President Carter had pardoned the draft dodgers, and Sam was wrestling with the decision to stay in Canada, or come home. Many of his expatriate friends up there were vowing to stay and pursue Canadian citizenship, and he was heavily influenced by them. There was also a woman involved, though he had not told his parents.
Sometimes we began with the news, but often it was the obituaries or even the classifieds. Since she read every word, Miss Callie knew who was selling a new litter of beagles and who wanted to buy a good used riding mower. And since she read every word every week, she knew how long a certain small farm or a mobile home had been on the market. She knew prices and values. A car would pass on the street during lunch. She would ask, "Now, what model is that?"
"A 71 Plymouth Duster," I would answer.
She would hesitate for a second, then say, "If it's real clean, it's in the twenty-five-hundred-dollar range."
Stan Atcavage once needed to sell a twenty-four-foot fishing boat he'd repossessed. I called Miss Callie. She said, "Yes, a gentleman from Karaway was looking for one three weeks ago." I checked an old section of the classifieds and found the ad. Stan sold him the boat the next day.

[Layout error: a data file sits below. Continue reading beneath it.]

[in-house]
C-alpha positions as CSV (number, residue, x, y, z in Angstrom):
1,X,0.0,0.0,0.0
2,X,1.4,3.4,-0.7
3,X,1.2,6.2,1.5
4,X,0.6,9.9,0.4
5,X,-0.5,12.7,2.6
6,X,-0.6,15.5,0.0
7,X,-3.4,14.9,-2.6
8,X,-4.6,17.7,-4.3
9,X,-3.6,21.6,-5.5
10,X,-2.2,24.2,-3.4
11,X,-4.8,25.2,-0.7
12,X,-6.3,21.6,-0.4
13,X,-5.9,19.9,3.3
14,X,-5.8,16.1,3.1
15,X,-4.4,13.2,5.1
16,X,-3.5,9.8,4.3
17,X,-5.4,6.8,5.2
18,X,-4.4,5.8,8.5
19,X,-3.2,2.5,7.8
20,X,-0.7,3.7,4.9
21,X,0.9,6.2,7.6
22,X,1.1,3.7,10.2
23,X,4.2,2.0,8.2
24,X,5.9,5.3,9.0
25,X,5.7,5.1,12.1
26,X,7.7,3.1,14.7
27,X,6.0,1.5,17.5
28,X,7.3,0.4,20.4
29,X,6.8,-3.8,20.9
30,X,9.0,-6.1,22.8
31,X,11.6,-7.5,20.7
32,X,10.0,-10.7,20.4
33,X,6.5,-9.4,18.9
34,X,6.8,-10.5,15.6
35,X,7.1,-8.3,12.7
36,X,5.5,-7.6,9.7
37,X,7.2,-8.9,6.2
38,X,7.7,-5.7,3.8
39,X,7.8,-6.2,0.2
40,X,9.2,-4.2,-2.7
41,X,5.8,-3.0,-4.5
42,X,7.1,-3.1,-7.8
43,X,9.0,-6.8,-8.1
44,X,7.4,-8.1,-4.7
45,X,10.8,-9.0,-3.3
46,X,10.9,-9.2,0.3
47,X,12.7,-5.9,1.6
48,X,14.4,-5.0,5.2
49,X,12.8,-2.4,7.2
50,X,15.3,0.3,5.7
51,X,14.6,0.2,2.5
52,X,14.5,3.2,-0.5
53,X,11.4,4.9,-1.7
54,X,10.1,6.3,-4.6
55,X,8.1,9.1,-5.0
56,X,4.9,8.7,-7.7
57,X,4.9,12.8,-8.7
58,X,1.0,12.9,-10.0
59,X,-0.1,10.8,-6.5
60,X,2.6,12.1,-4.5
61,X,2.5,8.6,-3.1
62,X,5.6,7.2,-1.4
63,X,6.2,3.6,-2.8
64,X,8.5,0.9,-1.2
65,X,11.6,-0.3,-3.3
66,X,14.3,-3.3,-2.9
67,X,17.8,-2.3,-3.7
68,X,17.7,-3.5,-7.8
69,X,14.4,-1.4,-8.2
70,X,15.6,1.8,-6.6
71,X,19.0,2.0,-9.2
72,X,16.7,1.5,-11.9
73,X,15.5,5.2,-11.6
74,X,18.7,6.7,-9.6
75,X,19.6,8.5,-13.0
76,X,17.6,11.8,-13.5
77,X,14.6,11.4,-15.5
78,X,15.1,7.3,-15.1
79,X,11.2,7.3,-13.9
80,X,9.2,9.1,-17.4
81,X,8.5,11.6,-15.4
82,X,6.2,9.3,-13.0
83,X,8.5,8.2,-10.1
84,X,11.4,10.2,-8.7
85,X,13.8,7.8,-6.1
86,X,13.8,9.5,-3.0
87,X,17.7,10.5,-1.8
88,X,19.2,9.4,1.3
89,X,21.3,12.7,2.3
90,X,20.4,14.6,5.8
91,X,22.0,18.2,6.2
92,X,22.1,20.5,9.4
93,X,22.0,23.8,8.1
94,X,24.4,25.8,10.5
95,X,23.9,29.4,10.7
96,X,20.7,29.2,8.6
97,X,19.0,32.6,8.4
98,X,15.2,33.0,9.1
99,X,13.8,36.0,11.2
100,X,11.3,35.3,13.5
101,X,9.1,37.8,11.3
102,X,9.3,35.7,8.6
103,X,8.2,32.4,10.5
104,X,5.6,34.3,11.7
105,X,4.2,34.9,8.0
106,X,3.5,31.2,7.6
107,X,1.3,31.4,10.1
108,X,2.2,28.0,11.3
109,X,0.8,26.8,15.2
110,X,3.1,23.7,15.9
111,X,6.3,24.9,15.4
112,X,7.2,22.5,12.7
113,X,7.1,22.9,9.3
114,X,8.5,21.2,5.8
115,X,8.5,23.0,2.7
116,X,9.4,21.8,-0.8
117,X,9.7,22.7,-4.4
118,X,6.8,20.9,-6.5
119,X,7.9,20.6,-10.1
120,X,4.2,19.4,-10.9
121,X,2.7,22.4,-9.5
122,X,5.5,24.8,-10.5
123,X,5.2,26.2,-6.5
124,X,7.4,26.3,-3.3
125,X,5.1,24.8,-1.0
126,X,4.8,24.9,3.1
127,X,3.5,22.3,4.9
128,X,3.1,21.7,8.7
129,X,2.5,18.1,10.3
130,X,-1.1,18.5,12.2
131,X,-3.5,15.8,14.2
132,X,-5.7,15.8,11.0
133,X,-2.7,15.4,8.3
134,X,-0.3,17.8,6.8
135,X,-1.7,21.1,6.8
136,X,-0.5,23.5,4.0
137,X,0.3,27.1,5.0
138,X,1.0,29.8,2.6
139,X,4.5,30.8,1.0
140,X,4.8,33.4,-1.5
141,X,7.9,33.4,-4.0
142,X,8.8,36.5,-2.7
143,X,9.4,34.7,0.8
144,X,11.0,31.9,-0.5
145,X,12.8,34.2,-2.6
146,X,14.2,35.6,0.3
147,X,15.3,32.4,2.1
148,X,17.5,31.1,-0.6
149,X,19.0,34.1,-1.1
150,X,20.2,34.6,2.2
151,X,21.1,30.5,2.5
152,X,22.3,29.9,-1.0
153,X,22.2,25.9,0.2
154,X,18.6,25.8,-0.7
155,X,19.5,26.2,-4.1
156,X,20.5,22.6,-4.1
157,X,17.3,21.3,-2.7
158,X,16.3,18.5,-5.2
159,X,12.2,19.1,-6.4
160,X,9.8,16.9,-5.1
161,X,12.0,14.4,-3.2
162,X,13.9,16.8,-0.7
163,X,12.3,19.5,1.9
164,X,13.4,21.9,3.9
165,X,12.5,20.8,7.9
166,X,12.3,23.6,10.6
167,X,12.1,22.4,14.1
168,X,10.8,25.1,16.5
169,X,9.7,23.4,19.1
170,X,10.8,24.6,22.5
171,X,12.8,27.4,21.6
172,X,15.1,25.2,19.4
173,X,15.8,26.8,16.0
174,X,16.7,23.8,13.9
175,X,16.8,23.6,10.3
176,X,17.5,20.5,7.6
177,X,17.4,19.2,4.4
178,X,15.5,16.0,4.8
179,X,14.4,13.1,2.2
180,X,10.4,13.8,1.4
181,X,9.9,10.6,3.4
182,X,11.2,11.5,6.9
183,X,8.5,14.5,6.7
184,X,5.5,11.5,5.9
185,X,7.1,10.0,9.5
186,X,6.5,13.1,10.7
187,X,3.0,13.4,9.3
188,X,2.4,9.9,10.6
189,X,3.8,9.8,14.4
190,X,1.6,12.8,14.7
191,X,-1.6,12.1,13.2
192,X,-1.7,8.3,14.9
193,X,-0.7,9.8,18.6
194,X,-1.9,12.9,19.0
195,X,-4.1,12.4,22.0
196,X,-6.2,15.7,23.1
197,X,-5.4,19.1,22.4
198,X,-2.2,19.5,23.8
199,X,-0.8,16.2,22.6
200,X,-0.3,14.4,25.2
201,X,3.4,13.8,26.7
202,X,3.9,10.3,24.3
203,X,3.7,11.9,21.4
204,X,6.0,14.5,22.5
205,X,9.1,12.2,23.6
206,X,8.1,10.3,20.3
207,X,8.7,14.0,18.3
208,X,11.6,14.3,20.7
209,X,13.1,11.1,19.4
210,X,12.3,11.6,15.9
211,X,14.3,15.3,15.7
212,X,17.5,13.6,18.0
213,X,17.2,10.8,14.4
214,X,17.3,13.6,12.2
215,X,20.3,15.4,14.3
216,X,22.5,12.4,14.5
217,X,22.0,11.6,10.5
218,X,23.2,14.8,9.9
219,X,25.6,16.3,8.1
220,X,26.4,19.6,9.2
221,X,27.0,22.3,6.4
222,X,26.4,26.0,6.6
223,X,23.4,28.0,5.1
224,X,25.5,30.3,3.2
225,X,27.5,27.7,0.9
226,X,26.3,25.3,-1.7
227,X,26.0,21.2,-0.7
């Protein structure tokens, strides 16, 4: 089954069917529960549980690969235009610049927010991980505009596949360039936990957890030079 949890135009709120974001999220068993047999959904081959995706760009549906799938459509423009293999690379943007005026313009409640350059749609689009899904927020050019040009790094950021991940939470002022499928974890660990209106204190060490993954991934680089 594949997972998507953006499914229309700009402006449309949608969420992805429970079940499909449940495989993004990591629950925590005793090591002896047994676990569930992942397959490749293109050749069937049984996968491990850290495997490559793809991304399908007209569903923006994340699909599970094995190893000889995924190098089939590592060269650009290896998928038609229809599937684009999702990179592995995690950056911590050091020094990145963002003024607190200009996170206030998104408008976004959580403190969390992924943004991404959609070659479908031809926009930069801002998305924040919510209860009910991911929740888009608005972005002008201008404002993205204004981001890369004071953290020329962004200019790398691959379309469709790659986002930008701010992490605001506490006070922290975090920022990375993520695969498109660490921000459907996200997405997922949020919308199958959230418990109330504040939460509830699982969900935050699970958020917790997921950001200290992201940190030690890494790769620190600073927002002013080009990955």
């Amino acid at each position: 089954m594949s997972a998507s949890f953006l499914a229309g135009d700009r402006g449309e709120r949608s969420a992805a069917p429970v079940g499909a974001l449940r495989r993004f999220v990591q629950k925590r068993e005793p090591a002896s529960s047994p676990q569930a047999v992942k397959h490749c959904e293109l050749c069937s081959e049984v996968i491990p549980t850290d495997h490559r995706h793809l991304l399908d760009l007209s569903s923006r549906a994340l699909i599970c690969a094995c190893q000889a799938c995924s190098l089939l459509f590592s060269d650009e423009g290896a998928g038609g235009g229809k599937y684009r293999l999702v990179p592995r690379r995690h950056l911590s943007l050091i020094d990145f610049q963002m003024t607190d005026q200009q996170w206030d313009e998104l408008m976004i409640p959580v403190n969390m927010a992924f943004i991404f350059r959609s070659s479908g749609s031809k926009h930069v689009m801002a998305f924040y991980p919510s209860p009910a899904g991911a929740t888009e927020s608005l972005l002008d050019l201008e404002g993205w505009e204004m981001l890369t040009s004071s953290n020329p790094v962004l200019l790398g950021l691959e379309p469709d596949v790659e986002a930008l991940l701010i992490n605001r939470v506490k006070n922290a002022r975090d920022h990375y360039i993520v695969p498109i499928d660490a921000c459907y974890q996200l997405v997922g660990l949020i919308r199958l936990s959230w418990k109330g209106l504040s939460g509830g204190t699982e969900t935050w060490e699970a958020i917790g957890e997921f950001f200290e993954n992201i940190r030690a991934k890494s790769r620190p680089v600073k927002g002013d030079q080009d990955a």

She loved the legal notices, one of the most lucrative sections of the paper. Deeds, foreclosures, divorce filings, probate matters, bankruptcy announcements, annexation hearings, dozens of legal notices were required by law to be published in the county paper. We got them all, and we charged a healthy rate.
"I see where Mr. Everett Wainwright's estate is being probated," she said.
"I vaguely remember his obituary," I said with a mouthful. "When did he die?"
"Five, maybe six months ago. Wasn't much of an obituary."
"I have to work with whatever the family gives me. Did you know him?"
"He owned a grocery store near the tracks for many years." I could tell by the inflection in her voice that she did not care for Mr. Everett Wainwright.
"Good guy or bad buy?"
"He had two sets of prices, one for the whites, a higher one for Negroes. His goods were never marked in any way, and he was the only cashier. A white customer would call out, 'Say, Mr. Wainwright, how much is this can of condensed milk?' and he'd holler back, 'Thirty-eight cents.' A minute later I would say, 'Pardon me, Mr. Wainwright, but how much is this can of condensed milk?' And he'd snap, 'Fifty-four cents.' He was very open about it. He didn't care."
For almost nine years I'd heard stories of the old days. At times I thought I'd heard them all, but Miss Callie's collection was endless.
"Why did you shop there?"
"It was the only store where we could shop. Mr. Monty Griffin ran a nicer store behind the old moviehouse, but we couldn't shop there until twenty years ago."
"Who stopped you?"
"Mr. Monty Griffin. He didn't care if you had money, he didn't want any Negroes in his store."